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Shalom Center


Abstract

The Shalom Center draws on the wisdom and practices of the Jewish tradition to promote social and ecological healing, peace, justice, and community-building through a variety of projects and programs. Appealing to Jewish teachings about maintaining a rhythmic balance between work and rest, the Shalom Center runs programs such as the "Free Time/Free People" initiative, which draws together professionals, religious and secular leaders, and community organizers to counter "overwork" in the United States society. The Shalom Center has undertaken three major efforts over the last five years: building support in the Jewish and multireligious communities to end the Iraq war; bringing together Jews, Muslims, and Christians in shared Abrahamic celebrations and social action;  and working for healing of the relationship between the human community and the earth, especially in regard to the climate crisis of global scorching.  In regard to this last effort:  The Shalom Center has organized a Beyond Oil campaign, including the Green Menorah Covenant to end America's addiction to over-use of oil and aim by 2020 to reach the "Hanukkah Standard" of using one-eighth the amount of oil now used; celebrates Jewish holidays and life-cycle turning points (such as Tu B’Shvat, Sukkot, and Pesach) in ways that promote ecological healing; and encourages creative liturgical and prayer forms that emphasize interconnectedness with the earth. The Center also promotes ecologically responsible consumerism by encouraging "eco-kosher" practice. In addition to raising awareness about the dangers of corporate globalization and the need for a democratic and ecologically-sustainable alternatives, the Center has worked for peace between Israel and Palestine. The Shalom Center has also created two anthologies on Judaism and the Environment: Trees, Earth, and Torah: A Tu B’Shvat Anthology (Jewish Publication Society, 1999) and Torah of the Earth (Jewish Lights, 2000). The Center keeps members informed and connected to its work through a weekly email from its Director, Rabbi Arthur Waskow, and through constantly updated postings on its Website at http://shalomcenter.org/. Rabbi Waskow has also written a book on the past, present, and future of everyday Jewish practice in the light of ecological concerns entitled, Down-to-Earth Judaism: Food, Money, Sex, and the Rest of Life (Morrow, 1995).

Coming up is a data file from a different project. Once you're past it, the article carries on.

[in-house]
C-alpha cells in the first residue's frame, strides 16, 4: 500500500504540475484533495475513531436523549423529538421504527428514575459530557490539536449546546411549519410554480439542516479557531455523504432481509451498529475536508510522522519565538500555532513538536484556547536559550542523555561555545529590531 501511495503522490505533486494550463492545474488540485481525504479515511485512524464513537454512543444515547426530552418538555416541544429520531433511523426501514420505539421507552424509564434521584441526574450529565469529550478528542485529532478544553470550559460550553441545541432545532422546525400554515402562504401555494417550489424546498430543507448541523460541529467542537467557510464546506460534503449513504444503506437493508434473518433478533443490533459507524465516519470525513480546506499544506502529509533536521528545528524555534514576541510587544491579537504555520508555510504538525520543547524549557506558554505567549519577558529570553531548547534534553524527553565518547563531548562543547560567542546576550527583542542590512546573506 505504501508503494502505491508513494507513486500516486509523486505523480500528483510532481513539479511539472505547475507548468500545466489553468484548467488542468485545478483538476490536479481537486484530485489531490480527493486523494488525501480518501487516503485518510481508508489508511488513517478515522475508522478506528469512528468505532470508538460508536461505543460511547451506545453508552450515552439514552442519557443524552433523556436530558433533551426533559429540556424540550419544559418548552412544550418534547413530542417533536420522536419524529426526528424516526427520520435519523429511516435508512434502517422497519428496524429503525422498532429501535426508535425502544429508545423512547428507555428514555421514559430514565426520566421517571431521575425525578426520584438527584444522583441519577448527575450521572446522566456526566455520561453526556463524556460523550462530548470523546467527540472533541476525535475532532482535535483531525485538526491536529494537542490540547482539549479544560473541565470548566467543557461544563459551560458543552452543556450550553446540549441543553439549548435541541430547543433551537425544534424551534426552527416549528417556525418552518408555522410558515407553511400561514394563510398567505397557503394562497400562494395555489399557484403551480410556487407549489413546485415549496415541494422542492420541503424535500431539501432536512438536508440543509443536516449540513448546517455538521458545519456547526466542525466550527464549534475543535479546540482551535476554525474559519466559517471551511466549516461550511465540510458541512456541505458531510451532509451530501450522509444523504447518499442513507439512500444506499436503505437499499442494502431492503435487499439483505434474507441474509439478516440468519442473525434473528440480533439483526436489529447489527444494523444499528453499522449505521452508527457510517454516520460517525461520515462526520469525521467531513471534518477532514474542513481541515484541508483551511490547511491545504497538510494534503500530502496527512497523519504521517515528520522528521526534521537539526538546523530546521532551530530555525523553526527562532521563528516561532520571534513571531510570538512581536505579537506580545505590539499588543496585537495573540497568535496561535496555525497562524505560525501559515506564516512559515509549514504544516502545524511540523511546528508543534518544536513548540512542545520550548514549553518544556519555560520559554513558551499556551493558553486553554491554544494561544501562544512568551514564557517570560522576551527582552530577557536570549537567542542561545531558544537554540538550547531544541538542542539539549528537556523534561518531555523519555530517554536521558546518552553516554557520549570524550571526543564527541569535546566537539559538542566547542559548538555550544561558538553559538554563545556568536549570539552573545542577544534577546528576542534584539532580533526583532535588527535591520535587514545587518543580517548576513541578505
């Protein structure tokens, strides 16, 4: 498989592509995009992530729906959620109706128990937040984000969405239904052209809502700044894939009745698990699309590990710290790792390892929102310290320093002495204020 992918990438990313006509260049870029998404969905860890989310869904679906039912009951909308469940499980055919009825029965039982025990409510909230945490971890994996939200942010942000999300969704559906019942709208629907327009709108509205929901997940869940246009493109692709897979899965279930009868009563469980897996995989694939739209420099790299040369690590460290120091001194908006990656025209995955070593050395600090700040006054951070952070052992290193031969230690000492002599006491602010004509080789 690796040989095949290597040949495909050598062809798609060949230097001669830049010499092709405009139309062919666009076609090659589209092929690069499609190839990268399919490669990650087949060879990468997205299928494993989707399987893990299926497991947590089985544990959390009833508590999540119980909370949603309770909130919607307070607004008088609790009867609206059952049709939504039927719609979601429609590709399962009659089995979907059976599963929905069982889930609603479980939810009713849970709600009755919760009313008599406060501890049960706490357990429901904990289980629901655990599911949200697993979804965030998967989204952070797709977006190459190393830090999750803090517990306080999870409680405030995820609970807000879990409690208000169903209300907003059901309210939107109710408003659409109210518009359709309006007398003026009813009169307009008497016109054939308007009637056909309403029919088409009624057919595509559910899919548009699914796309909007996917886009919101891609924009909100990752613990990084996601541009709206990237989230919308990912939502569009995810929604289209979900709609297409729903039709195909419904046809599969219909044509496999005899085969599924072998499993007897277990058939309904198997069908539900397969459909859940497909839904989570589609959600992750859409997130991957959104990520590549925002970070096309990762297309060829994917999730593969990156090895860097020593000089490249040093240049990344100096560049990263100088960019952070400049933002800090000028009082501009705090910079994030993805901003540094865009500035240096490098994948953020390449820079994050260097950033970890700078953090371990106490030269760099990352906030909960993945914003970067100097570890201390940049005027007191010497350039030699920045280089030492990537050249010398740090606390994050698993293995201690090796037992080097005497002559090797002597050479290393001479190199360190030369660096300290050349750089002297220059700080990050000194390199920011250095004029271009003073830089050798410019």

Religion

Judaism

Geographic Location

United States of America

Duration of Project

1983–Present

History

The Shalom Center was founded in 1983 by Rabbi Arthur Waskow and then-president of the Reconstructionist Rabbinical College (RRC), Ira Silverman. The Center functioned first as part of RRC and then as an independent institution until 1993 when it merged with P’nai Or Religious Fellowship to create ALEPH: Alliance for Jewish Renewal. In 2005 it once again became an independent 501c3 institution.

Mission Statement

"The Shalom Center is a prophetic voice in Jewish, multireligious, and American life, drawing on Jewish and other spiritual traditions to seek peace, pursue justice, heal the earth, and build community."

Partner Organizations

Arnow Family Funds
The Alan B. Slifka Foundation
The Dorot Foundation
Hazon
The Nathan Cummings Foundation
The New World Foundation
The Rita Poretsky Foundation
The Righteous Persons Foundation
The Shefa Fund
The Walter and Elise Haas Fund

Long-Term Goals

To join in weaving a web of world community that makes war far less likely and healing of the earth far more likely.

Bibliography

Beside the books listed above: The Tent of Abraham: Stories of Hope and Peace for Jews, Christians, and Muslims, by Sr. Joan Chittister OMB, Murshid Saadi Shakur Chisti, & Rabbi Arthur Waskow (Beacon, 2006).

Additional Research Resources

visit: http://shalomcenter.org/

Contact Information

The Shalom Center
6711 Lincoln Drive
Philadelphia, PA 19119
Ph:  215.844.8494
Email: (JavaScript must be enabled to view this email address)
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